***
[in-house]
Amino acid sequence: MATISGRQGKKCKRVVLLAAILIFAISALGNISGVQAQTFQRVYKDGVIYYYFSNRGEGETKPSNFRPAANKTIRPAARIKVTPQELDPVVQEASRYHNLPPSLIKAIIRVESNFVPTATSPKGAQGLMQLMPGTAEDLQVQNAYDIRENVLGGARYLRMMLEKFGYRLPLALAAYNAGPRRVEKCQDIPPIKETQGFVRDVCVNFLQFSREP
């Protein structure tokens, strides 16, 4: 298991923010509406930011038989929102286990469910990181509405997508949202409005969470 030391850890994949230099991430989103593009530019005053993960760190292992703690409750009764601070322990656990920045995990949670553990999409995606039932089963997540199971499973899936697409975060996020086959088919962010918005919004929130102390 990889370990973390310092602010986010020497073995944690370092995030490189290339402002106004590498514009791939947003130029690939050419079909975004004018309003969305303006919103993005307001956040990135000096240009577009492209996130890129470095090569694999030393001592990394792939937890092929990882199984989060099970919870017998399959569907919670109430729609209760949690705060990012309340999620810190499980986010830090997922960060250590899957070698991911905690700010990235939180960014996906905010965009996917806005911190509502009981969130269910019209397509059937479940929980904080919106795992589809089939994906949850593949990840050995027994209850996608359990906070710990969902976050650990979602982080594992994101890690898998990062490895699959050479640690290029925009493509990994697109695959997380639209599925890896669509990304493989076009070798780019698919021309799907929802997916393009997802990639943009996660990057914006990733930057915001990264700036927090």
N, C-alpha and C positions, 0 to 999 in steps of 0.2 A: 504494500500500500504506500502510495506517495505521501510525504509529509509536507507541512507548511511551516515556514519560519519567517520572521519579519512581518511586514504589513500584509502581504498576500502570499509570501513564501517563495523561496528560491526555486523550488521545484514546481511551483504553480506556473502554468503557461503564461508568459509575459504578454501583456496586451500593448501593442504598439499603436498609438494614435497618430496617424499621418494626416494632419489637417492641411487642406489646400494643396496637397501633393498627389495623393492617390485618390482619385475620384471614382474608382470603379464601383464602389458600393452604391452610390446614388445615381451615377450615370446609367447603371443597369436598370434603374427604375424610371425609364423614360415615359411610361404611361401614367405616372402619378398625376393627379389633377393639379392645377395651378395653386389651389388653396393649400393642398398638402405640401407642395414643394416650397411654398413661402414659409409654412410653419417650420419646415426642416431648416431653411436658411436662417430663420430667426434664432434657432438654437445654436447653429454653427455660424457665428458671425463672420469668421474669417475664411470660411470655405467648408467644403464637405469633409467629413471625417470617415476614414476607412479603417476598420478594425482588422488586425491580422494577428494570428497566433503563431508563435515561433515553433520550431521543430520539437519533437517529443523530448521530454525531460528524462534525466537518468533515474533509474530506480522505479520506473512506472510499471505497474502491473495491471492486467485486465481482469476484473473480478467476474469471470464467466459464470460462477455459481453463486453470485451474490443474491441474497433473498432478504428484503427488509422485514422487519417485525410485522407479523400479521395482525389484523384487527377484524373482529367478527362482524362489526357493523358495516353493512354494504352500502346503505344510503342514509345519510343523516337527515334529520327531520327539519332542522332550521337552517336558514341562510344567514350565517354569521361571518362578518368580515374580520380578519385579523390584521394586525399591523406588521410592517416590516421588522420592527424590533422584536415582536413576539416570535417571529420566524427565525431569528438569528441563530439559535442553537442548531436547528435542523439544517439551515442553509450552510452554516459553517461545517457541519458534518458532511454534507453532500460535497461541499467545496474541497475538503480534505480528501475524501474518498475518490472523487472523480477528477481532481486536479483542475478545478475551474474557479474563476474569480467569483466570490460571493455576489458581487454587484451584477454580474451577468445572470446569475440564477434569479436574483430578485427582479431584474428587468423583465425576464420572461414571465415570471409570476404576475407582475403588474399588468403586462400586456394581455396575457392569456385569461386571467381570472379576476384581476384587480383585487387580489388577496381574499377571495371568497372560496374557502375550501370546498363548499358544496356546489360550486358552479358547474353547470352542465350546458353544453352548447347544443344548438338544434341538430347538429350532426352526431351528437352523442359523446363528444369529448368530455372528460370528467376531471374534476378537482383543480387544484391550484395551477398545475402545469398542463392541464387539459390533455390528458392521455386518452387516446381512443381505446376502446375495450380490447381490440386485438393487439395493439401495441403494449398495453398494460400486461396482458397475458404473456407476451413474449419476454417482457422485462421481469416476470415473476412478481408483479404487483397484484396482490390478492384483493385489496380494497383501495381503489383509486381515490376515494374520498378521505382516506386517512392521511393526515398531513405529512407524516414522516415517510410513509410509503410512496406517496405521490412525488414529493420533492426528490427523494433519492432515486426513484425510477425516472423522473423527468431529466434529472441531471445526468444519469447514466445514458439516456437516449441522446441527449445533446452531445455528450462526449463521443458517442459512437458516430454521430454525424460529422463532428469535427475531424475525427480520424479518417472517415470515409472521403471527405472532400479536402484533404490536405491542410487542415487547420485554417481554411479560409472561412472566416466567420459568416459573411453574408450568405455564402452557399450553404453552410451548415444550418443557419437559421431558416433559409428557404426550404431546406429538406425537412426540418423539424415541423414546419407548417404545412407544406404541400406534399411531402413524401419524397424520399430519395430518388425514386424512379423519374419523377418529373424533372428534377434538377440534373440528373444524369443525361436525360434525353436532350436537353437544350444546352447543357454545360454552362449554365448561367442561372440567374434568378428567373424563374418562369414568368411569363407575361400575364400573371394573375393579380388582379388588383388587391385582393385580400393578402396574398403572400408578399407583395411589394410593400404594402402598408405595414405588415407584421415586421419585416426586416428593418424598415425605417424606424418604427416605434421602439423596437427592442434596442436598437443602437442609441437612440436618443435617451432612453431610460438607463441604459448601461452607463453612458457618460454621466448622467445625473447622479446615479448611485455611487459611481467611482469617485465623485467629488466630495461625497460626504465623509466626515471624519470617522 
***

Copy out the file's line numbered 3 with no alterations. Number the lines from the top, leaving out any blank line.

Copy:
């Protein structure tokens, strides 16, 4: 298991923010509406930011038989929102286990469910990181509405997508949202409005969470 030391850890994949230099991430989103593009530019005053993960760190292992703690409750009764601070322990656990920045995990949670553990999409995606039932089963997540199971499973899936697409975060996020086959088919962010918005919004929130102390 990889370990973390310092602010986010020497073995944690370092995030490189290339402002106004590498514009791939947003130029690939050419079909975004004018309003969305303006919103993005307001956040990135000096240009577009492209996130890129470095090569694999030393001592990394792939937890092929990882199984989060099970919870017998399959569907919670109430729609209760949690705060990012309340999620810190499980986010830090997922960060250590899957070698991911905690700010990235939180960014996906905010965009996917806005911190509502009981969130269910019209397509059937479940929980904080919106795992589809089939994906949850593949990840050995027994209850996608359990906070710990969902976050650990979602982080594992994101890690898998990062490895699959050479640690290029925009493509990994697109695959997380639209599925890896669509990304493989076009070798780019698919021309799907929802997916393009997802990639943009996660990057914006990733930057915001990264700036927090």